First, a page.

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Re: Some American views on nuclearization



I do see a lot of America hating, Pakistan hating etc as  motivation as well
as topic within our discussion. Can we all be  a little more objective and
look each of them as a different socio-politico-economic (Geez !) models.

Despite their hidden objectives, America has some of the ingredients of
economic model that many nations are trying to acheive ( many of us on this
discussion seem to been in America - the land of OPPOTUNITIES!) .

Whatever are our views on the nuke bomb which India has tested, shouldn't we
be a bit more like the Chinese- keep quiet and go ahead with the task at
hand, be it repairing the economy or testing bombs?

Antony







-----Original Message-----
From: Charudatt <charu@iced.com>
To: india_policy@cinenet.net <india_policy@cinenet.net>
Date: Thursday, May 21, 1998 10:25 PM
Subject: RE: Some American views on nuclearization


>I don't understand the point of reviewing or discussing the propaganda
>of a right wing think tank like the heritage foundation. The only useful
>conclusion I can draw from reading this stuff I already know: that there
>are ideologues promoting militarization, and whipping up fear and
>hysteria against imaginary "enemies" and "rogue states" [though with a
>little reflection it is easy to figure out the identity of the worlds
>biggest rogue state ;)]. This is not new or unique, for example,
>Pakistani politicians regularly invoke the bogey of an Indian "threat"
>as a way of distracting attention from domestic problems as do many
>Indian politicians and I see the recent nuclear tests as a manifestation
>of this.
>
>Back to the heritage foundation. Who benefits from their propaganda and
>flak? My take on this is that they are funded by interests of the very
>rich minority of this country that controls most of the wealth [I think
>the numbers are: 2% of the population owning 80% of the wealth, 10% own
>95%]. During WW2, the US became a command economy, resulting in
>guaranteed high corporate profits to industry. With the end of the war,
>the cold war was invented as a way of continuing this situation without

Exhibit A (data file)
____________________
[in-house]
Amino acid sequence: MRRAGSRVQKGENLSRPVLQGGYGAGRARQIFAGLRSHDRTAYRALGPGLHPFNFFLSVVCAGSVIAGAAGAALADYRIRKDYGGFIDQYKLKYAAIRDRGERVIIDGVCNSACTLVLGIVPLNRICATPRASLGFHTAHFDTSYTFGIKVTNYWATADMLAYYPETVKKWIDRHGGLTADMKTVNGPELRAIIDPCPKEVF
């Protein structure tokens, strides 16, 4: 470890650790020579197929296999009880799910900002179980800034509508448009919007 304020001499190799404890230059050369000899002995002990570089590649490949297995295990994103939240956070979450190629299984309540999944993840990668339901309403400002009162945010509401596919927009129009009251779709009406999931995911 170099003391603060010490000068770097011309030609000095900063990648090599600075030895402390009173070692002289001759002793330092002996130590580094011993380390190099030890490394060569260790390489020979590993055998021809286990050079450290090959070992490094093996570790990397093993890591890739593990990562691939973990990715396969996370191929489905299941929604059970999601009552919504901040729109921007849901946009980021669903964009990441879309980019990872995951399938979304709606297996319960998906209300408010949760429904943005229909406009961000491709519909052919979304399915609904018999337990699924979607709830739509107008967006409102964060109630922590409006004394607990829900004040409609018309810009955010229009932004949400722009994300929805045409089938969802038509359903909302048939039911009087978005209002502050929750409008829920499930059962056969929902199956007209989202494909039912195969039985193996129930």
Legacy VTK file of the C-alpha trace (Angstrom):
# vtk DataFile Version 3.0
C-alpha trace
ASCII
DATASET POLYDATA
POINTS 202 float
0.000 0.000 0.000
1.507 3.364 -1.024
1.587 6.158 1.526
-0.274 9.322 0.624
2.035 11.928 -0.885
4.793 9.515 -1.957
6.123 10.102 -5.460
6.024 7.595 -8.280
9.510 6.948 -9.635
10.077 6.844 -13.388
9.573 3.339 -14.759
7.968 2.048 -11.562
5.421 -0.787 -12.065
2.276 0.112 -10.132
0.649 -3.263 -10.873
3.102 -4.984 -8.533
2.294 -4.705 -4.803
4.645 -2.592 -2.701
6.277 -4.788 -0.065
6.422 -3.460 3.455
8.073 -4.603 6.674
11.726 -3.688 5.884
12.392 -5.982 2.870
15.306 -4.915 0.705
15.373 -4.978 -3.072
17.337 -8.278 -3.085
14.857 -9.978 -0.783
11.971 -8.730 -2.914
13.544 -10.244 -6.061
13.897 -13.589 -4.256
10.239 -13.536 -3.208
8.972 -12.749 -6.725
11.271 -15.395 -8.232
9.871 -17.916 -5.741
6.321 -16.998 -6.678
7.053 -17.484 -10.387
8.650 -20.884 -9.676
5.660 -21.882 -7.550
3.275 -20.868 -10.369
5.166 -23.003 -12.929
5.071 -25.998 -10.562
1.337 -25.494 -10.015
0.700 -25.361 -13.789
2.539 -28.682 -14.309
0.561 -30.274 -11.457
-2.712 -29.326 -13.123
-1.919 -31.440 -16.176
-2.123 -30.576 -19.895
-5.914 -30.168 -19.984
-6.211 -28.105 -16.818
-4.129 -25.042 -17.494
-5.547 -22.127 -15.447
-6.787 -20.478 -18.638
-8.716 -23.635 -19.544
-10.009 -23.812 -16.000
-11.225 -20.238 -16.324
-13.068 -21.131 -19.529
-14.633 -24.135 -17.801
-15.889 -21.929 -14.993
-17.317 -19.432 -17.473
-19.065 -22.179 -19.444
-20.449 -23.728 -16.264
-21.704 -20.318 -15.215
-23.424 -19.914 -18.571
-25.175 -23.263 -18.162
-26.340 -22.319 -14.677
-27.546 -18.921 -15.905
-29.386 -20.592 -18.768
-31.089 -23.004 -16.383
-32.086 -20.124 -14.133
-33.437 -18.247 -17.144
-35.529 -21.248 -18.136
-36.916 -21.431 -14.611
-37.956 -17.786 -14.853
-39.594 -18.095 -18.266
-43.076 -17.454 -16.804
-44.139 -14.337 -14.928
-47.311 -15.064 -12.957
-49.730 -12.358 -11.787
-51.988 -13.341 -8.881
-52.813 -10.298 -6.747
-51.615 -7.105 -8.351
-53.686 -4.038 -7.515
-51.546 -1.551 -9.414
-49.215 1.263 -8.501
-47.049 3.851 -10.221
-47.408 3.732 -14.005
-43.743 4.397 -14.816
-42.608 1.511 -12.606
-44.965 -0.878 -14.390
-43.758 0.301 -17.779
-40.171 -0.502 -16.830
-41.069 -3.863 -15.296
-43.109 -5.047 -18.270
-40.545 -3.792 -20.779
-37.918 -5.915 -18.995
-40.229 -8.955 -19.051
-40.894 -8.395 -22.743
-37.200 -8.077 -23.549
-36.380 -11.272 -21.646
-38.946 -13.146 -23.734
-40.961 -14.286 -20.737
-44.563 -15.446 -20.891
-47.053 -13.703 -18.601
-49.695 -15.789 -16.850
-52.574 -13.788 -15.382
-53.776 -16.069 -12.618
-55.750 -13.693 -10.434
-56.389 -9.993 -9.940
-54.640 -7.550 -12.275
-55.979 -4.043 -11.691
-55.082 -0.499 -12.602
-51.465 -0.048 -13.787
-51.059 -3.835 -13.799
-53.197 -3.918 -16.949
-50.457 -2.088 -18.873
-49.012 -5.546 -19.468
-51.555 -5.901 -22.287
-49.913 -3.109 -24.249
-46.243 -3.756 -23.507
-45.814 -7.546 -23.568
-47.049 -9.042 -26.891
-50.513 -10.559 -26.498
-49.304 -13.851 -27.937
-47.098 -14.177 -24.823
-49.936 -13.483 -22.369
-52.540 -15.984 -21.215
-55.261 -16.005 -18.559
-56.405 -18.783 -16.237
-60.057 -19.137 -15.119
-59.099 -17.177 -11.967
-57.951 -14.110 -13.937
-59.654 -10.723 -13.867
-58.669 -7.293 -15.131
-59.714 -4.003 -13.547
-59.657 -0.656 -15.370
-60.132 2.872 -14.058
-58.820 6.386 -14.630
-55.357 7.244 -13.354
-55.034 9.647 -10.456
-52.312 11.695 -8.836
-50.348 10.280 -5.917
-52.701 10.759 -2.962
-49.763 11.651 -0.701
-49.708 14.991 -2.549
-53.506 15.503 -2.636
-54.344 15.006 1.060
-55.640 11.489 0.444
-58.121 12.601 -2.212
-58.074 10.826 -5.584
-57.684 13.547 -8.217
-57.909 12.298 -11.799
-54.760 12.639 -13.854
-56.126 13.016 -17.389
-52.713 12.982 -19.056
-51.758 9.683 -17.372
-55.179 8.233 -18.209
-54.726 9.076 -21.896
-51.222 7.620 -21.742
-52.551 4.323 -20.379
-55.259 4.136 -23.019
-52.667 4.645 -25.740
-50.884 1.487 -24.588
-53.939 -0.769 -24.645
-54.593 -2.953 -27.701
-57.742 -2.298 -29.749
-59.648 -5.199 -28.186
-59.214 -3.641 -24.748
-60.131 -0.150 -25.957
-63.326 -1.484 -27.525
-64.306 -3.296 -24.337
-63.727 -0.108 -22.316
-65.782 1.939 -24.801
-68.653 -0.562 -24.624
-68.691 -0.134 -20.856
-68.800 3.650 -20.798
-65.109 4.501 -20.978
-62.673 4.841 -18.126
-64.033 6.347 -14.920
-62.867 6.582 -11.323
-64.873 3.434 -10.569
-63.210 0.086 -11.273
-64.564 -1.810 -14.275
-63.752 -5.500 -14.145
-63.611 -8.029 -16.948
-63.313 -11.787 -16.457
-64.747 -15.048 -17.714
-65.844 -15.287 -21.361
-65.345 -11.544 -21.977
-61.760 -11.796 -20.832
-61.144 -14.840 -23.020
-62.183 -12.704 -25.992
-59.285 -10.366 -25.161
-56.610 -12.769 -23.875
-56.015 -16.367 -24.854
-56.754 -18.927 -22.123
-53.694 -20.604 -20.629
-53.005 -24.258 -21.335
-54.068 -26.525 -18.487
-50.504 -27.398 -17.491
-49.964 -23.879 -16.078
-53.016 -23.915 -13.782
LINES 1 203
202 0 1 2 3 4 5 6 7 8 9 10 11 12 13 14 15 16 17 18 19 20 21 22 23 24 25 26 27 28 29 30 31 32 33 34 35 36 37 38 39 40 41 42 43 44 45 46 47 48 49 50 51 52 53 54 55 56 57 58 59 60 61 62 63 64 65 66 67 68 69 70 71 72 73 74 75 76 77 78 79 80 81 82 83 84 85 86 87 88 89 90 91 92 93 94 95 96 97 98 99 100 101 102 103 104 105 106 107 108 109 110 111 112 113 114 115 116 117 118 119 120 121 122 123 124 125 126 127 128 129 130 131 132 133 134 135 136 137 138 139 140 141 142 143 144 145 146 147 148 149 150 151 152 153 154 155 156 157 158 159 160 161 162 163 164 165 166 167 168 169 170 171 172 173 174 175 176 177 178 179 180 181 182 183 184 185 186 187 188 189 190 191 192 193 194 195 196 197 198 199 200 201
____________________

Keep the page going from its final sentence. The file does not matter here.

>the presence of an actual shooting war. Now with the end of the cold
>war,  a new reason for channeling public funds [$300 billion/yr] into
>corporate boondoggles has to be invented. The papers listed here is a
>sampling of the effort in that direction.
>
>-Charu
>
> ----------
> From:  Sanjeev Sabhlok[SMTP:sabhlok@almaak.usc.edu]
> Sent:  Thursday, May 21, 1998 1:23 AM
> To:  india_policy@cinenet.net
> Subject:  Some American views on nuclearization
>
> Recent papers on India's nuclear tests by Heritage foundation.
>
>
>http://www.heritage.org/heritage/library/backgrounder/bg1183es.html
>
> > o India's Nuclear Blasts: A Reminder of America's
>Vulnerability
> >   by Richard D. Fisher
> >   http://www.heritage.org/heritage/library/execmemo/em527.html
> >
> > o Why America Still Needs Ballistic Missile Defense
> >   by The Honorable Don Nickles
> >   http://www.heritage.org/heritage/library/lecture/hl612.html
> >
> > o Flouting the Constitution: Clinton's New ABM Treaty Lacks
> >   Senate Consent by Thomas Moore
> >
>http://www.heritage.org/heritage/library/backgrounder/bg1174.html
> >
> > o The ABM Treaty--Not Political Pressure--Causes Risk in
> >   Ballistic Missile Defense by Baker Spring
> >   http://www.heritage.org/heritage/library/execmemo/em521.html
>
> >
> > o 15 Years and Counting: Why Americans Still Are Vulnerable to
> >   Missile Attack by Thomas Moore
> >
>http://www.heritage.org/heritage/library/backgrounder/bg1166es.html
> >
>